When You Don’t Have a SuperStar – You need a Super Process!

A series of actions or steps taken to achieve an end.

When You Don’t Have a SuperStar – You need a Super Process.
If you are not a SuperStar – You can still follow a Super Process.
In a recent visit with a top notch sales professional, he said that his company regularly reminds people that:

“You know, sales training does not work.”

Don’t you just hate it/love it when someone speaks so bluntly – and so truthfully?

Path to success: Have a process Follow your process
Path to success:
Have a process
Follow your process

He is right, of course.  Sales training does not work.  What does work is implementing an effective process.  This is true in a number of arenas.

For example, consider this:  if you are having surgery, you would like the very best surgeon, the #1 Superstar surgeon in the country (in the world), to perform the surgery.  I hate to break it to you – that surgeon is probably not available to you.

What/who is available is likely a surgeon who may be “middle of the pack – “average” (yes, average means… average).  What you need is a way to “trust” the desired outcome of the work of this “average” surgeon.  You can have such trust when your surgeon follows a super process.  That is the entire, and actually very comforting, message in The Checklist Manifesto by Atul Gawande.  (Read my blog post on this important and terrific book here).  What Dr. Gawande teaches us is that you can get super performance from a super process followed well.  In other words, a super process kind of “makes up” for less-than-superstar skill level.  And, a checklist, carefully followed, keeps the surgical team following this exceptional process carefully – thus ensuring the efficacy of the process.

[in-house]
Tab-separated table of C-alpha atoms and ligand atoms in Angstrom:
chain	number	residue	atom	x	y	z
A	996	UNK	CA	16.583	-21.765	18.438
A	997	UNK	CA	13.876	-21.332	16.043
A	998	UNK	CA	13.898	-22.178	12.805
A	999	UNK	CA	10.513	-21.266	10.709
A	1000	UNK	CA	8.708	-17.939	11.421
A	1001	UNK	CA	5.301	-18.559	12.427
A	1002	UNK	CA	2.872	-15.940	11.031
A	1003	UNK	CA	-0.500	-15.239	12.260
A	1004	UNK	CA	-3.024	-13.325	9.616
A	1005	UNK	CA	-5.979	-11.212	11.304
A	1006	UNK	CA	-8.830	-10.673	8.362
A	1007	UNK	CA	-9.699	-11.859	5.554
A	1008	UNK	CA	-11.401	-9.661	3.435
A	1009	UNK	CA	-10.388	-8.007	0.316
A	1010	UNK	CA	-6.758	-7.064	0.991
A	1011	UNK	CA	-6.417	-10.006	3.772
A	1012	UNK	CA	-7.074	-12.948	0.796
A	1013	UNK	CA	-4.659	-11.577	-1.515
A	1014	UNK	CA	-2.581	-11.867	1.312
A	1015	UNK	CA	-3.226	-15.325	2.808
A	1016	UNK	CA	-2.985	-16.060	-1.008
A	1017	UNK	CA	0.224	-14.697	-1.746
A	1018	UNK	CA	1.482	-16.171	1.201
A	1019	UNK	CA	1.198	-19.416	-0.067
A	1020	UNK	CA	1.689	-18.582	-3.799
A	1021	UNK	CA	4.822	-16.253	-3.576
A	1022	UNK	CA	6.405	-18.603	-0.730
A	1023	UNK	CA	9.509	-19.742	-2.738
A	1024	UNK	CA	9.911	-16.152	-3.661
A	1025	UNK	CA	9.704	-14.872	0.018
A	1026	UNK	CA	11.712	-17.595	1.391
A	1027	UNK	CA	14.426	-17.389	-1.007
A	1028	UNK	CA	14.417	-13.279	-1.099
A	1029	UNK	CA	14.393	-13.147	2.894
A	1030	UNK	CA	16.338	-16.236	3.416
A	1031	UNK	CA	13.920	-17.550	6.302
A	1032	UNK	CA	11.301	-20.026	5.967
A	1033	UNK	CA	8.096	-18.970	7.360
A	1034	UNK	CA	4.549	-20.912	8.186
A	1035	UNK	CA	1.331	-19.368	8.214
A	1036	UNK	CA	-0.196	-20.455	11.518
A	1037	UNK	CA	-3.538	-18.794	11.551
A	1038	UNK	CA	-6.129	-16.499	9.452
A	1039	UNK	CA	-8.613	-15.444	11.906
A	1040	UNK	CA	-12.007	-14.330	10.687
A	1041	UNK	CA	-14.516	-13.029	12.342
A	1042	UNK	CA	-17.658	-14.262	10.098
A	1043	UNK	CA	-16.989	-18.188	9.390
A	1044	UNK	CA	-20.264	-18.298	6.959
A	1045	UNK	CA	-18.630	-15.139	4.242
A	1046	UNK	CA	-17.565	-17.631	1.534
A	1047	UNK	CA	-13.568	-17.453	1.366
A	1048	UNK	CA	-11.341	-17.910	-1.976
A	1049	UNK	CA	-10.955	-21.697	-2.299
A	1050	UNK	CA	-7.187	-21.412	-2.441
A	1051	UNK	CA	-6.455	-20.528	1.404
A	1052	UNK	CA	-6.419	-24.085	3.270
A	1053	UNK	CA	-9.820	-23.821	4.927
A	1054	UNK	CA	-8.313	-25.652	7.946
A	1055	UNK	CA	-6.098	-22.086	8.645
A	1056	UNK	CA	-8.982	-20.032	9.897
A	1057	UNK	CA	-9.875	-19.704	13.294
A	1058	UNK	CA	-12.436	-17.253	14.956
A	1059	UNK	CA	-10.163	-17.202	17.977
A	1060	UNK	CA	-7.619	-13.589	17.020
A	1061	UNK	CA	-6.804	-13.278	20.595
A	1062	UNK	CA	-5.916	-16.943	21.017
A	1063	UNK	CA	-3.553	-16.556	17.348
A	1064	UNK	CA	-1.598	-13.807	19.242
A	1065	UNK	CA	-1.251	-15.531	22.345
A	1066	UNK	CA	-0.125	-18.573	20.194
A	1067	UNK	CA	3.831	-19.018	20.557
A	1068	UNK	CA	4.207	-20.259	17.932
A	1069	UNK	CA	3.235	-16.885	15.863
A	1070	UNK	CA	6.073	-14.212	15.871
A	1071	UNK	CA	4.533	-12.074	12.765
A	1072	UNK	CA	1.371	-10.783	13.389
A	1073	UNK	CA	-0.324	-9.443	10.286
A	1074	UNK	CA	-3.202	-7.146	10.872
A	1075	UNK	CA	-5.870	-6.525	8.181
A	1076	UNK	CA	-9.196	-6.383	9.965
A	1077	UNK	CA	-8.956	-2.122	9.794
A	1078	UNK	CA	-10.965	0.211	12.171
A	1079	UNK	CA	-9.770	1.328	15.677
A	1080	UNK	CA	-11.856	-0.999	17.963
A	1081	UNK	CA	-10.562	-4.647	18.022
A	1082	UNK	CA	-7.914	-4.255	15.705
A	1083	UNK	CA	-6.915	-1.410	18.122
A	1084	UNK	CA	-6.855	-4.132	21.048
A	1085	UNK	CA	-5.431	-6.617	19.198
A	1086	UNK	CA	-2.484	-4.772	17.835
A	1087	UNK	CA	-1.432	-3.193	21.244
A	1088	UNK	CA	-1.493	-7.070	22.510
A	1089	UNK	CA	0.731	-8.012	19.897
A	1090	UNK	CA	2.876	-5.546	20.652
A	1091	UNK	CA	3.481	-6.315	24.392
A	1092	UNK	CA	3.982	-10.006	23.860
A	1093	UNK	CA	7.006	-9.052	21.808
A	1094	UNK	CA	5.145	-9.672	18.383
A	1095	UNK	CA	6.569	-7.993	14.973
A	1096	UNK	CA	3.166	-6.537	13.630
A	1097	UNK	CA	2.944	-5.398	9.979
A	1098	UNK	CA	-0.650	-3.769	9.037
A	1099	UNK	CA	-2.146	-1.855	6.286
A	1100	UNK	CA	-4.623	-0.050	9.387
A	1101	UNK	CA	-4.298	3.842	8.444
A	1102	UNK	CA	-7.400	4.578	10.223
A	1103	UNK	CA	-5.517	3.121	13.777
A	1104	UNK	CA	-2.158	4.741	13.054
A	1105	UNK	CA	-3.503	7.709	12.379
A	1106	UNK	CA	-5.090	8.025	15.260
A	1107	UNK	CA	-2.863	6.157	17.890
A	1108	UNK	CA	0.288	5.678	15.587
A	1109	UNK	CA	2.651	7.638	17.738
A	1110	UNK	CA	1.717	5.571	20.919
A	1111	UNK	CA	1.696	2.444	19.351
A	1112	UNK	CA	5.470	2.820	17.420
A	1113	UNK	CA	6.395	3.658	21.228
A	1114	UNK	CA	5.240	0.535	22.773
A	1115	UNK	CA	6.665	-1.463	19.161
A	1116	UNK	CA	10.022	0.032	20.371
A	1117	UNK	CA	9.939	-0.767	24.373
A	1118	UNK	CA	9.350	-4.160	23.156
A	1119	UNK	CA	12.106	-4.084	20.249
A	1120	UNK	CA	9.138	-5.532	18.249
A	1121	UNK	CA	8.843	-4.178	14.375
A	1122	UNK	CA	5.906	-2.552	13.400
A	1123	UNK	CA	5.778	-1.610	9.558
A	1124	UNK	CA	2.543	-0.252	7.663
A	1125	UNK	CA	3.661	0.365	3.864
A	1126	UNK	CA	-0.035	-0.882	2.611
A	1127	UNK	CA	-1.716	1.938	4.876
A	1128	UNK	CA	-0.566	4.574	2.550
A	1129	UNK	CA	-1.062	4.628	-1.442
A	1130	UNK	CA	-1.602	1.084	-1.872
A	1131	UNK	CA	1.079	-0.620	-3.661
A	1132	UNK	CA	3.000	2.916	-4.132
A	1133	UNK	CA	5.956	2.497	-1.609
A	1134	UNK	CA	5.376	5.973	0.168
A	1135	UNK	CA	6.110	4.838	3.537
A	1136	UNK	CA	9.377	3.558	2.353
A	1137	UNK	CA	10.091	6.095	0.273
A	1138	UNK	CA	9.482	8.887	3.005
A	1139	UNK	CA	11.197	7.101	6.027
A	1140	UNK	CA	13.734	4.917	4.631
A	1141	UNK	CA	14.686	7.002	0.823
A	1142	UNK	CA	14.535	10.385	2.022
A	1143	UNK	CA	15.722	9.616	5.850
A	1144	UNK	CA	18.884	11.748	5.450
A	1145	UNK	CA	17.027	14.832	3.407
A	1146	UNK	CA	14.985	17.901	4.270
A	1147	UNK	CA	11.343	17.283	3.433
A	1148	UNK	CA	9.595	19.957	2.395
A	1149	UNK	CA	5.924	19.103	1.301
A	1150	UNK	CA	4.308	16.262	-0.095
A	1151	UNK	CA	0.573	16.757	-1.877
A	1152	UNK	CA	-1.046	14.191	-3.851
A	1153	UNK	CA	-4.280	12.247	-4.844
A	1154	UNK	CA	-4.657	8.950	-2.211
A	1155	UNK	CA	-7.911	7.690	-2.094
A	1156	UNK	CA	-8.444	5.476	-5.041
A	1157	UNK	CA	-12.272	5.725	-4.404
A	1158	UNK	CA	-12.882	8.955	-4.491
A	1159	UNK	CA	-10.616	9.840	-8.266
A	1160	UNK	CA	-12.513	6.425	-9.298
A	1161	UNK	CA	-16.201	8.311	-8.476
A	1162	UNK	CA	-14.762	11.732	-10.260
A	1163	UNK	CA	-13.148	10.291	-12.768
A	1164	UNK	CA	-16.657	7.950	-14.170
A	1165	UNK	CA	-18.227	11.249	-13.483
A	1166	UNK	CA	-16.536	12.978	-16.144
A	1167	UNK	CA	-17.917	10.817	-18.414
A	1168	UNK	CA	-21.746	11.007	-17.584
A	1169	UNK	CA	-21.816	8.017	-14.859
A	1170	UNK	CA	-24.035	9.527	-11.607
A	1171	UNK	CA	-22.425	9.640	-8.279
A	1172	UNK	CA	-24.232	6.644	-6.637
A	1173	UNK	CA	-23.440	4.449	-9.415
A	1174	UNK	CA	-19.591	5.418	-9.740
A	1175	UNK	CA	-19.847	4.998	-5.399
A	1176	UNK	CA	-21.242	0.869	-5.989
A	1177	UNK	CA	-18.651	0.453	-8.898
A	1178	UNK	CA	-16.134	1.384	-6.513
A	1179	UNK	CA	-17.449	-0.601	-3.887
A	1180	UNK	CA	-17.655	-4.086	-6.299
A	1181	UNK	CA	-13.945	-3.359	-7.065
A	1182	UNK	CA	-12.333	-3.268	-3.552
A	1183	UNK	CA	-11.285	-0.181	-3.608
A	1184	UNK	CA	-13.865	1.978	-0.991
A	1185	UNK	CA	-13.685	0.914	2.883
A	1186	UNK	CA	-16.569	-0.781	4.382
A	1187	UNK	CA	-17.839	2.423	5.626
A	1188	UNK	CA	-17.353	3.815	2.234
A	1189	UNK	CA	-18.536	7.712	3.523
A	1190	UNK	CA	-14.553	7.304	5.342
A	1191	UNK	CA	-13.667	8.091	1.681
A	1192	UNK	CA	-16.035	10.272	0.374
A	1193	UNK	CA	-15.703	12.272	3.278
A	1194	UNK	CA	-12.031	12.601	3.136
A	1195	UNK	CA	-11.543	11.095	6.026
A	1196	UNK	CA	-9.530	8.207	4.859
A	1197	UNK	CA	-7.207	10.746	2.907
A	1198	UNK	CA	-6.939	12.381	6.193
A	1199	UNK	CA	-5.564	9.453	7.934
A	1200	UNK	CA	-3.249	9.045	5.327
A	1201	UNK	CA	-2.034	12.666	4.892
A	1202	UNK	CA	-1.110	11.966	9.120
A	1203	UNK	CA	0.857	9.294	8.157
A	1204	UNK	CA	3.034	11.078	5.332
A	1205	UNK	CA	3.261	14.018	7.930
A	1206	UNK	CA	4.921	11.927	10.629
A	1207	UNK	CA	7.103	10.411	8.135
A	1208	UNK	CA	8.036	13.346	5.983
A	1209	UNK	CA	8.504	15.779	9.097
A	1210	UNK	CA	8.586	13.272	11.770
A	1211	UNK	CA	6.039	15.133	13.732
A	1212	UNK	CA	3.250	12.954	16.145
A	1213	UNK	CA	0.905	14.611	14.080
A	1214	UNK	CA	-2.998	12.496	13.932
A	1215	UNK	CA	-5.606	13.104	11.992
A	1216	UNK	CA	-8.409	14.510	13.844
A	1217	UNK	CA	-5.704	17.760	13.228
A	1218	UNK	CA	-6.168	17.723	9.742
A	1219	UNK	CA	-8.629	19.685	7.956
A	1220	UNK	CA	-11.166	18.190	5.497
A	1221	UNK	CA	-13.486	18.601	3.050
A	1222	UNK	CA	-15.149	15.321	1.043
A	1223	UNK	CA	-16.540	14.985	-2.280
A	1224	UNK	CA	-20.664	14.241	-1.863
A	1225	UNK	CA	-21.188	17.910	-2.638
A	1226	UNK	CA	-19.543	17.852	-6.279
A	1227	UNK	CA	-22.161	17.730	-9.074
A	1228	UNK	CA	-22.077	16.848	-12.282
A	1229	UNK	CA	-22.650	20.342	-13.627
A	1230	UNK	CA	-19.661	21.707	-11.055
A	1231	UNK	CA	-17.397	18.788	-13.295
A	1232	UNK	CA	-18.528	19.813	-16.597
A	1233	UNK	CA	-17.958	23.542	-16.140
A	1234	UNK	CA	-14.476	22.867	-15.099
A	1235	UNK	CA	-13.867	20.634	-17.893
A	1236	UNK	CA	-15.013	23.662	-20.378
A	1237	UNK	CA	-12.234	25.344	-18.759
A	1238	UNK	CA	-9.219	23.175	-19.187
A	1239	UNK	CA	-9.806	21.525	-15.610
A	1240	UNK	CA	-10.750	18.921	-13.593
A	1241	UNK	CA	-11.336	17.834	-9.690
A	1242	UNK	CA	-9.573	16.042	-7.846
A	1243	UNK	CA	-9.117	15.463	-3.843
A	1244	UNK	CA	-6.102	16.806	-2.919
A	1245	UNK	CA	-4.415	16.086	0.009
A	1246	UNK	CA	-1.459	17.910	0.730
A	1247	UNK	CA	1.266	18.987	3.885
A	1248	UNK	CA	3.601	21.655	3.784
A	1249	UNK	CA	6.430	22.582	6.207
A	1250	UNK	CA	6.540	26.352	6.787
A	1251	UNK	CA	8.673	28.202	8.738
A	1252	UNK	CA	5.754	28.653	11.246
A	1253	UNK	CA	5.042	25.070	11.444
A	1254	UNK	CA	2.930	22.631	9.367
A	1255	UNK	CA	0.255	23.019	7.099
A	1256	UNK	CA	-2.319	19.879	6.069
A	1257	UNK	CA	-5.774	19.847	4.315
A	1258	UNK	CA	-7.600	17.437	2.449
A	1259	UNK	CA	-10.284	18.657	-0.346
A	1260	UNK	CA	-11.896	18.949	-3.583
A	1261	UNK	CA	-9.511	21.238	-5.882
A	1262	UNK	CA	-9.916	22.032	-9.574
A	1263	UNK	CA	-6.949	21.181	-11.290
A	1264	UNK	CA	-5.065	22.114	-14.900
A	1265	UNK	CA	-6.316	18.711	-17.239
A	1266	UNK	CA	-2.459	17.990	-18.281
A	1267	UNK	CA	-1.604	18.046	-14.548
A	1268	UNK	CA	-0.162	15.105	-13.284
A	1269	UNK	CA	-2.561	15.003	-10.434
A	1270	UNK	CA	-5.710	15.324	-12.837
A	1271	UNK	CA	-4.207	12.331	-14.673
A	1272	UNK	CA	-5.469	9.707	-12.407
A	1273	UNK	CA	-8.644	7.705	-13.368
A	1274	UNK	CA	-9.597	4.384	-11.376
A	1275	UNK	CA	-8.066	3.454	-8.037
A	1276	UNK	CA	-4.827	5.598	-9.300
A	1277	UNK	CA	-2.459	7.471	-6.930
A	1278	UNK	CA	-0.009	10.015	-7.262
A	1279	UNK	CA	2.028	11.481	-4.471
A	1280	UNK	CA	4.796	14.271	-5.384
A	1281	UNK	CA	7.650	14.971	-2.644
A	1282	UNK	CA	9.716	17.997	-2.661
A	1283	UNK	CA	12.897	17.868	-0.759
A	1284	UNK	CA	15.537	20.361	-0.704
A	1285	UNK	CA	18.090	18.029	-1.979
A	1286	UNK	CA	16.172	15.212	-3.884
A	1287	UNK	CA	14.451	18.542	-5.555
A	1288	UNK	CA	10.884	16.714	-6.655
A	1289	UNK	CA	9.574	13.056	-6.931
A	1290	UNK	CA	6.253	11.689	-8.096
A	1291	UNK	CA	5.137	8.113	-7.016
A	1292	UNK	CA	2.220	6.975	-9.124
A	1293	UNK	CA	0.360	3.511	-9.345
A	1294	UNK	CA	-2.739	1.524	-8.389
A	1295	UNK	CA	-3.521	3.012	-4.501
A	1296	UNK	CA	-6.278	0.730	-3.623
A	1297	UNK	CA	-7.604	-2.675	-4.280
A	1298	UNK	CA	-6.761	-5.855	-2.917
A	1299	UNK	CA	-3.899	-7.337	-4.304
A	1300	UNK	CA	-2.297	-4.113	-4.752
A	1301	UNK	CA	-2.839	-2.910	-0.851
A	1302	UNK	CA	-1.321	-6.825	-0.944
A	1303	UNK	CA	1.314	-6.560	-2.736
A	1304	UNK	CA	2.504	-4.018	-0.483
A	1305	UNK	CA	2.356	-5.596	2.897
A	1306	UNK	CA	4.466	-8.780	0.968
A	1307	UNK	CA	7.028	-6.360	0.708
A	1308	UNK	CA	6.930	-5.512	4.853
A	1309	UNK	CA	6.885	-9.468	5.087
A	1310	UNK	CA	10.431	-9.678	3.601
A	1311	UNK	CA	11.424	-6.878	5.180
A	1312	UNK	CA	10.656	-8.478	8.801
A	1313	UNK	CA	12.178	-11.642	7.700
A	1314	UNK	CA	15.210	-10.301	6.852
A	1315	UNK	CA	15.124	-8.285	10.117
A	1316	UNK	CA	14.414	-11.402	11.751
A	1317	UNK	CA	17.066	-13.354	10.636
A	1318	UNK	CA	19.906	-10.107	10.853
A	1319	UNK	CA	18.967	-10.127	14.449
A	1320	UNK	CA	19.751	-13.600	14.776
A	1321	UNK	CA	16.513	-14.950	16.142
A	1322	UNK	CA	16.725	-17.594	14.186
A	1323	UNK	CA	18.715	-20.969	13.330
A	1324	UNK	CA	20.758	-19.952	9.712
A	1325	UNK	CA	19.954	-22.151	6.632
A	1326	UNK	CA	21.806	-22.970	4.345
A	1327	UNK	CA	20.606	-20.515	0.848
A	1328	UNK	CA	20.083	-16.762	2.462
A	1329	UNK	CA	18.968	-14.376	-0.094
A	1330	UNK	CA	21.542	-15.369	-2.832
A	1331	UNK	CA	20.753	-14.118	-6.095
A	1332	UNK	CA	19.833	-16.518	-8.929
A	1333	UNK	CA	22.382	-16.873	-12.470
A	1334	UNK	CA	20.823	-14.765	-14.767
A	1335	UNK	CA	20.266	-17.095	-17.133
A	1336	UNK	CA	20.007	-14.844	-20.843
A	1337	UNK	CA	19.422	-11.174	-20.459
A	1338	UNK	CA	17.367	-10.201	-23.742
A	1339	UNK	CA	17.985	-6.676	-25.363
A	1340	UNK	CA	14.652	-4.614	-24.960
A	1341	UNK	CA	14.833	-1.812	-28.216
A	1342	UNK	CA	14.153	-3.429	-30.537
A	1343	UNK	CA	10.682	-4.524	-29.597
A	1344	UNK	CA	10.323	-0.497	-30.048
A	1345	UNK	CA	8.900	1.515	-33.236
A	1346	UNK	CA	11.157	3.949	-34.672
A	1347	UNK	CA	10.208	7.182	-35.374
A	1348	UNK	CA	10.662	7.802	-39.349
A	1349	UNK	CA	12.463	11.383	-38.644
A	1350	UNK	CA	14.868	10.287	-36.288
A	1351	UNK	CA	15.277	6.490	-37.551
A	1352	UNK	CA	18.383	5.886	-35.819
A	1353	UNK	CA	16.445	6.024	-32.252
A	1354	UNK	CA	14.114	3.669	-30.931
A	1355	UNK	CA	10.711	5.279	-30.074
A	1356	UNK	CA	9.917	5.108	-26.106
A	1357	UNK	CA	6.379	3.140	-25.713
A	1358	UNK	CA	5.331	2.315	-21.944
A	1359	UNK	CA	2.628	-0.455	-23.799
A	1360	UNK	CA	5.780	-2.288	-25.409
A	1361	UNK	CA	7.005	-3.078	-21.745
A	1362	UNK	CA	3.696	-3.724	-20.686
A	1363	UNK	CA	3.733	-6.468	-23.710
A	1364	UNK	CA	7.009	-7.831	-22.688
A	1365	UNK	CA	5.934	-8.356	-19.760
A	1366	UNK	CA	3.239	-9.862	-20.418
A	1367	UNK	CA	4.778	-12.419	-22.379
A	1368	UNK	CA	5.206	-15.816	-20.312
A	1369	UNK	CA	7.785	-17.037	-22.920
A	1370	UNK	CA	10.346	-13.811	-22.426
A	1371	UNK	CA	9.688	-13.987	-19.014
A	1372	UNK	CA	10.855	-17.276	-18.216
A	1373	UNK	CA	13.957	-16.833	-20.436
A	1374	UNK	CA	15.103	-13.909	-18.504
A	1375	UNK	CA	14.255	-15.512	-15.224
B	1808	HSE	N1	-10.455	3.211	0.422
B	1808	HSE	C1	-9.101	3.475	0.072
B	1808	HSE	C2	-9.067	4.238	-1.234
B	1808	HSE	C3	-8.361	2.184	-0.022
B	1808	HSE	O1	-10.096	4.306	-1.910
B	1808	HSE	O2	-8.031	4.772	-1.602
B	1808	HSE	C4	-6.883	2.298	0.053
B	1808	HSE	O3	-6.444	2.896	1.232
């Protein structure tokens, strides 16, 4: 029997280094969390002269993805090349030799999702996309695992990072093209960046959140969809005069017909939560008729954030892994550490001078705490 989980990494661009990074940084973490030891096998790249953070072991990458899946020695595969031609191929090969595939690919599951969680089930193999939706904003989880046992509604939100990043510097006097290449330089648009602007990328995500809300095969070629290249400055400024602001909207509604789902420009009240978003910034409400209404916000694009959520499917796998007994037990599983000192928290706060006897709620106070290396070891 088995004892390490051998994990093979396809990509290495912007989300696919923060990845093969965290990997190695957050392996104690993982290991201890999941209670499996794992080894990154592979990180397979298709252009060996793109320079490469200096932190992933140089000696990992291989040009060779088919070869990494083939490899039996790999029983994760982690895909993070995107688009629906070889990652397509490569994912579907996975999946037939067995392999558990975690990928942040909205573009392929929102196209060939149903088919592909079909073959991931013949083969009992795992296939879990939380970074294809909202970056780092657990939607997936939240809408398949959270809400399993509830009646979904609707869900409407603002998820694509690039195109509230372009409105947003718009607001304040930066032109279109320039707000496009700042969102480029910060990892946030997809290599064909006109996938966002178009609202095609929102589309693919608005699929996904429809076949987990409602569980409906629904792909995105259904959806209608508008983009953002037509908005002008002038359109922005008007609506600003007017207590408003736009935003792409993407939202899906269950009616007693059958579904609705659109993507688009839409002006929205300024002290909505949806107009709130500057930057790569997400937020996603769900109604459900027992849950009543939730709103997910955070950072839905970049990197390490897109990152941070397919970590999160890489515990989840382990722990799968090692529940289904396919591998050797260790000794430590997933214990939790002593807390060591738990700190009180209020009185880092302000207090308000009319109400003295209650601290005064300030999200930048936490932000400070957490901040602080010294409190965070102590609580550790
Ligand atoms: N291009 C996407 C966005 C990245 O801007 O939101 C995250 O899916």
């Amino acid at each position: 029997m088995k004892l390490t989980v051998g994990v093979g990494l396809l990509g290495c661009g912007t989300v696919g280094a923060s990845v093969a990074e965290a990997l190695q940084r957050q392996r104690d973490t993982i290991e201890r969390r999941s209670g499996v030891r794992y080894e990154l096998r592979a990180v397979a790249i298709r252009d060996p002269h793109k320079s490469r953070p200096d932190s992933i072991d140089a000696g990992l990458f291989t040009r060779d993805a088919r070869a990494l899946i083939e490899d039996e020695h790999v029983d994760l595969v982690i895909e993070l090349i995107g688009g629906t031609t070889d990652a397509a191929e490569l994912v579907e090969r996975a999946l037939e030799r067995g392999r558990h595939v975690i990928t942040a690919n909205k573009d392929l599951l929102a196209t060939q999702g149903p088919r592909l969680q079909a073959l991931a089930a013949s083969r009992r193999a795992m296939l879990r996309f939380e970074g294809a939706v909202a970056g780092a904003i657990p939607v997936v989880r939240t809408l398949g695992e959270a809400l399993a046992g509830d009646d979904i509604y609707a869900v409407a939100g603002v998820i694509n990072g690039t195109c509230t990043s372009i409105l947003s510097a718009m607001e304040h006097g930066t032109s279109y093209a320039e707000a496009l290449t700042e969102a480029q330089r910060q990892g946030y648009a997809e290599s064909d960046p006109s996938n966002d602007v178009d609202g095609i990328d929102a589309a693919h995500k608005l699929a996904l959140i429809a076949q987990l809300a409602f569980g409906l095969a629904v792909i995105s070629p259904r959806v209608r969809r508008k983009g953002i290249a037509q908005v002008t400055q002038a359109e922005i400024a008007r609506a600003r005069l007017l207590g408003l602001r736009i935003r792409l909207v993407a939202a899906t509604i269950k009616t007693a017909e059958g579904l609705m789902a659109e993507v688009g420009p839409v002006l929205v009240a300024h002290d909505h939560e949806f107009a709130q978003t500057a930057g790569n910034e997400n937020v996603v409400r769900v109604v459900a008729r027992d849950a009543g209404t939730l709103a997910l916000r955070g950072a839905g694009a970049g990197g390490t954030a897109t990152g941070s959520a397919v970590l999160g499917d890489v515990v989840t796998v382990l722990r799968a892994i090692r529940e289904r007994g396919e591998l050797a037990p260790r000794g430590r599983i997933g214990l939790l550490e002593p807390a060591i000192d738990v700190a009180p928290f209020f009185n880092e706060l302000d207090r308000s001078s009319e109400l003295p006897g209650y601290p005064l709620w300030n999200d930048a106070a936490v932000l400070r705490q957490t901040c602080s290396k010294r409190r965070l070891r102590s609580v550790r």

There is no substitute for a super process.

Except one.

Here’s the substitute for a good process – a genuine superstar.  You know, that person who is so far ahead of others, so much better than others, that they just ooze success out of every pore of their body.  They don’t need a process – you just set such a person free, and sales will come rolling in.

Two problems with this idea:

Problem #1 – there aren’t all that many genuine superstars.

Problem #2 – One superstar, no matter how great, still needs to work with a team…

Yes, even with a genuine Superstar, things are not that simple.  At times, a superstar just kind of hurts the team performance.   His individual production may be great…  but the team, not so great.

(In Phil Jackson’s earlier book Sacred Hoops, he has a chapter called “Coaching Michelangelo.”  Yes, it is about coaching the superstar of superstars – Michael Jordan.  To oversimplify:  The trick was to find a way to tone down his individual goals in certain aspects of his game in order to help the team be better).

And, even if you have a genuine superstar, that superstar can be even more effective when following a superior process.

Now, back to sales:  Here is a description of the sales process from the website of Acuity Solutions.  The CEO and founder is Tom Niesen, and he is the sales professional who said “you know, sales training does not work.” (emphasis added):

Many business owners and leaders believe that “training doesn’t work.”  And since many of them regard training as a single event, designed as a short-term quick fix––they are right––that training doesn’t work.

Sandler training does work, because our training is built on the concept of incremental growth and change over time—supported by repetition, reinforcement, coaching and accountability.  We know that achieving lasting behavioral change and mastering new skills does not occur at a one-day seminar, or overnight.

We also know that people are not likely to consistently implement a particular strategy or tactic, regardless of how effective it is, unless it’s part of an overall behavioral plan. And, they are not likely to implement a plan unless it is supported by the appropriate attitude and outlook. Therefore, Sandler training addresses all three areas necessary for success—attitude, behavior and technique.



“Behavior” and “Technique” especially are all about process.

I’ve read a lot of good business books over the last couple of decades.  I’ve presented synopses now of literally hundreds of business books.  I’m ready to state a “finding.”  Here it is:

Shots of motivation are great, but process trumps shots of motivation.

Develop a good process; follow it meticulously.  You know — “execute.”  This is the path to sales success; and, really, all other kinds of success.

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